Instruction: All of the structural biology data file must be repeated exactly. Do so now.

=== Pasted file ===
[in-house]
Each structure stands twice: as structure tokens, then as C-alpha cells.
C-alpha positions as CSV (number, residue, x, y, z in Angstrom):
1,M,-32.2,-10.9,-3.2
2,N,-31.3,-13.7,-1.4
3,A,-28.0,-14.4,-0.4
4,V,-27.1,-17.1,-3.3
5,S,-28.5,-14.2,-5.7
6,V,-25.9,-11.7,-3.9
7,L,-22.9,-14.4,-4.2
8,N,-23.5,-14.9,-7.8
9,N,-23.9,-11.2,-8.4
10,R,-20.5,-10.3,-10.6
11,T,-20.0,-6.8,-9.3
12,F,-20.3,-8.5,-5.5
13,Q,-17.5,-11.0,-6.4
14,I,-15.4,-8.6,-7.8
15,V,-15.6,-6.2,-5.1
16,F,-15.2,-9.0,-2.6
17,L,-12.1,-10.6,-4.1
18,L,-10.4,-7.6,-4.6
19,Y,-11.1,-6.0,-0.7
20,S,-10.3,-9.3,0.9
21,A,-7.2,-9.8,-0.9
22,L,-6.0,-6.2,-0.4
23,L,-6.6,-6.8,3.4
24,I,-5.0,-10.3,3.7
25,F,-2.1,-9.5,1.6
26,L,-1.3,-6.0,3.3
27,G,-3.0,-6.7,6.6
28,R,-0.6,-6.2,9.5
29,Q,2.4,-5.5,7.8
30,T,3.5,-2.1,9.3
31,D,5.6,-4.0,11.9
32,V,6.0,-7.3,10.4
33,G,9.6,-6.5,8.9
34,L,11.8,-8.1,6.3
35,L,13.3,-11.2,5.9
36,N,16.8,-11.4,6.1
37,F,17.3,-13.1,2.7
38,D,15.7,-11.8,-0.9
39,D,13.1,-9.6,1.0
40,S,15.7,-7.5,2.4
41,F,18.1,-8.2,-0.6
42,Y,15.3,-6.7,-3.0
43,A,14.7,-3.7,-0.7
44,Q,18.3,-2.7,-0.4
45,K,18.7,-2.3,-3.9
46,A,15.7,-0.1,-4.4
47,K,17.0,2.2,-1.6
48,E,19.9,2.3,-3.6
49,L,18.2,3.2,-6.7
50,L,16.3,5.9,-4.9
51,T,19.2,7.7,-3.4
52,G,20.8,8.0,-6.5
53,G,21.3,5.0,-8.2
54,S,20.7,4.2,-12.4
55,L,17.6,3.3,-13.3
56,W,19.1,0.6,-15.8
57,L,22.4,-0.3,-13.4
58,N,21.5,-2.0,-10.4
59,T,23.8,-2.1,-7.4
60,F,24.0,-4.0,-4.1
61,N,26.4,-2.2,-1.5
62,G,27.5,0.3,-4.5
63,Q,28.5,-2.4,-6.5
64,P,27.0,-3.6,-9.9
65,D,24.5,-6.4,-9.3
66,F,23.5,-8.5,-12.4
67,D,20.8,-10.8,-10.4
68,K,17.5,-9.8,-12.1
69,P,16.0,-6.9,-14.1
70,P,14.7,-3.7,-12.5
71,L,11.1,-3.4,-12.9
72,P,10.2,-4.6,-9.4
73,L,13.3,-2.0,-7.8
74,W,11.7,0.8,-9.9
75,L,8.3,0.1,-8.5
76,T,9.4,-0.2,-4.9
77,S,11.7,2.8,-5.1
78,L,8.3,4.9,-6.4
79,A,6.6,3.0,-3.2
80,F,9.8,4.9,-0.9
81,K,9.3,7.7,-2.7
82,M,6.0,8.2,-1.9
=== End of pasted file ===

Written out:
[in-house]
Each structure stands twice: as structure tokens, then as C-alpha cells.
C-alpha positions as CSV (number, residue, x, y, z in Angstrom):
1,M,-32.2,-10.9,-3.2
2,N,-31.3,-13.7,-1.4
3,A,-28.0,-14.4,-0.4
4,V,-27.1,-17.1,-3.3
5,S,-28.5,-14.2,-5.7
6,V,-25.9,-11.7,-3.9
7,L,-22.9,-14.4,-4.2
8,N,-23.5,-14.9,-7.8
9,N,-23.9,-11.2,-8.4
10,R,-20.5,-10.3,-10.6
11,T,-20.0,-6.8,-9.3
12,F,-20.3,-8.5,-5.5
13,Q,-17.5,-11.0,-6.4
14,I,-15.4,-8.6,-7.8
15,V,-15.6,-6.2,-5.1
16,F,-15.2,-9.0,-2.6
17,L,-12.1,-10.6,-4.1
18,L,-10.4,-7.6,-4.6
19,Y,-11.1,-6.0,-0.7
20,S,-10.3,-9.3,0.9
21,A,-7.2,-9.8,-0.9
22,L,-6.0,-6.2,-0.4
23,L,-6.6,-6.8,3.4
24,I,-5.0,-10.3,3.7
25,F,-2.1,-9.5,1.6
26,L,-1.3,-6.0,3.3
27,G,-3.0,-6.7,6.6
28,R,-0.6,-6.2,9.5
29,Q,2.4,-5.5,7.8
30,T,3.5,-2.1,9.3
31,D,5.6,-4.0,11.9
32,V,6.0,-7.3,10.4
33,G,9.6,-6.5,8.9
34,L,11.8,-8.1,6.3
35,L,13.3,-11.2,5.9
36,N,16.8,-11.4,6.1
37,F,17.3,-13.1,2.7
38,D,15.7,-11.8,-0.9
39,D,13.1,-9.6,1.0
40,S,15.7,-7.5,2.4
41,F,18.1,-8.2,-0.6
42,Y,15.3,-6.7,-3.0
43,A,14.7,-3.7,-0.7
44,Q,18.3,-2.7,-0.4
45,K,18.7,-2.3,-3.9
46,A,15.7,-0.1,-4.4
47,K,17.0,2.2,-1.6
48,E,19.9,2.3,-3.6
49,L,18.2,3.2,-6.7
50,L,16.3,5.9,-4.9
51,T,19.2,7.7,-3.4
52,G,20.8,8.0,-6.5
53,G,21.3,5.0,-8.2
54,S,20.7,4.2,-12.4
55,L,17.6,3.3,-13.3
56,W,19.1,0.6,-15.8
57,L,22.4,-0.3,-13.4
58,N,21.5,-2.0,-10.4
59,T,23.8,-2.1,-7.4
60,F,24.0,-4.0,-4.1
61,N,26.4,-2.2,-1.5
62,G,27.5,0.3,-4.5
63,Q,28.5,-2.4,-6.5
64,P,27.0,-3.6,-9.9
65,D,24.5,-6.4,-9.3
66,F,23.5,-8.5,-12.4
67,D,20.8,-10.8,-10.4
68,K,17.5,-9.8,-12.1
69,P,16.0,-6.9,-14.1
70,P,14.7,-3.7,-12.5
71,L,11.1,-3.4,-12.9
72,P,10.2,-4.6,-9.4
73,L,13.3,-2.0,-7.8
74,W,11.7,0.8,-9.9
75,L,8.3,0.1,-8.5
76,T,9.4,-0.2,-4.9
77,S,11.7,2.8,-5.1
78,L,8.3,4.9,-6.4
79,A,6.6,3.0,-3.2
80,F,9.8,4.9,-0.9
81,K,9.3,7.7,-2.7
82,M,6.0,8.2,-1.9